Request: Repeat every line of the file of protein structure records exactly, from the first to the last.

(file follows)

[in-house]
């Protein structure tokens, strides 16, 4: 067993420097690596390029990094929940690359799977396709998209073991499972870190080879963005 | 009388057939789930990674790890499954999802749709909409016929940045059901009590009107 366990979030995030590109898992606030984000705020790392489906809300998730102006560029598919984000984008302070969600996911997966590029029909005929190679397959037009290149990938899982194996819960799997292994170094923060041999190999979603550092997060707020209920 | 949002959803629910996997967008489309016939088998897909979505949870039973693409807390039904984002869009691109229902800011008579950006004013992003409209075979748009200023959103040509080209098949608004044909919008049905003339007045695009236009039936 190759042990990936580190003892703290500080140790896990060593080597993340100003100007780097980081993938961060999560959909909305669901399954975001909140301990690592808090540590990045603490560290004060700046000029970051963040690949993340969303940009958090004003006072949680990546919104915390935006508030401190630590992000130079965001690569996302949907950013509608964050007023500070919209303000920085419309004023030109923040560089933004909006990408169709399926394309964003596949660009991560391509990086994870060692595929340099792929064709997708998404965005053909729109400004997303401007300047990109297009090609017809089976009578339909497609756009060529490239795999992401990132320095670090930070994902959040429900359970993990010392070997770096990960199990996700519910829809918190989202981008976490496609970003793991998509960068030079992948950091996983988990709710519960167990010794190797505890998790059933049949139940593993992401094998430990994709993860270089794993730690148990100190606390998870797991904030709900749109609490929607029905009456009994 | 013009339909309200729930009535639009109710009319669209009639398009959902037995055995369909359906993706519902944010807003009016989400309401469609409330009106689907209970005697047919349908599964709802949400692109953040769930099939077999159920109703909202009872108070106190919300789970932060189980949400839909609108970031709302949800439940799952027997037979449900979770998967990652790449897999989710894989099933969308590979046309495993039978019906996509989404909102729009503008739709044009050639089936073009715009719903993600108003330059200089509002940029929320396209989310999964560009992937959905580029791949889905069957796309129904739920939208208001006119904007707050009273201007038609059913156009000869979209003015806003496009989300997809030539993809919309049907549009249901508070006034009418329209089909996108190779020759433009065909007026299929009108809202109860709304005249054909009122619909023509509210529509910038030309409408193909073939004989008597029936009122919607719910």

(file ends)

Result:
[in-house]
């Protein structure tokens, strides 16, 4: 067993420097690596390029990094929940690359799977396709998209073991499972870190080879963005 | 009388057939789930990674790890499954999802749709909409016929940045059901009590009107 366990979030995030590109898992606030984000705020790392489906809300998730102006560029598919984000984008302070969600996911997966590029029909005929190679397959037009290149990938899982194996819960799997292994170094923060041999190999979603550092997060707020209920 | 949002959803629910996997967008489309016939088998897909979505949870039973693409807390039904984002869009691109229902800011008579950006004013992003409209075979748009200023959103040509080209098949608004044909919008049905003339007045695009236009039936 190759042990990936580190003892703290500080140790896990060593080597993340100003100007780097980081993938961060999560959909909305669901399954975001909140301990690592808090540590990045603490560290004060700046000029970051963040690949993340969303940009958090004003006072949680990546919104915390935006508030401190630590992000130079965001690569996302949907950013509608964050007023500070919209303000920085419309004023030109923040560089933004909006990408169709399926394309964003596949660009991560391509990086994870060692595929340099792929064709997708998404965005053909729109400004997303401007300047990109297009090609017809089976009578339909497609756009060529490239795999992401990132320095670090930070994902959040429900359970993990010392070997770096990960199990996700519910829809918190989202981008976490496609970003793991998509960068030079992948950091996983988990709710519960167990010794190797505890998790059933049949139940593993992401094998430990994709993860270089794993730690148990100190606390998870797991904030709900749109609490929607029905009456009994 | 013009339909309200729930009535639009109710009319669209009639398009959902037995055995369909359906993706519902944010807003009016989400309401469609409330009106689907209970005697047919349908599964709802949400692109953040769930099939077999159920109703909202009872108070106190919300789970932060189980949400839909609108970031709302949800439940799952027997037979449900979770998967990652790449897999989710894989099933969308590979046309495993039978019906996509989404909102729009503008739709044009050639089936073009715009719903993600108003330059200089509002940029929320396209989310999964560009992937959905580029791949889905069957796309129904739920939208208001006119904007707050009273201007038609059913156009000869979209003015806003496009989300997809030539993809919309049907549009249901508070006034009418329209089909996108190779020759433009065909007026299929009108809202109860709304005249054909009122619909023509509210529509910038030309409408193909073939004989008597029936009122919607719910």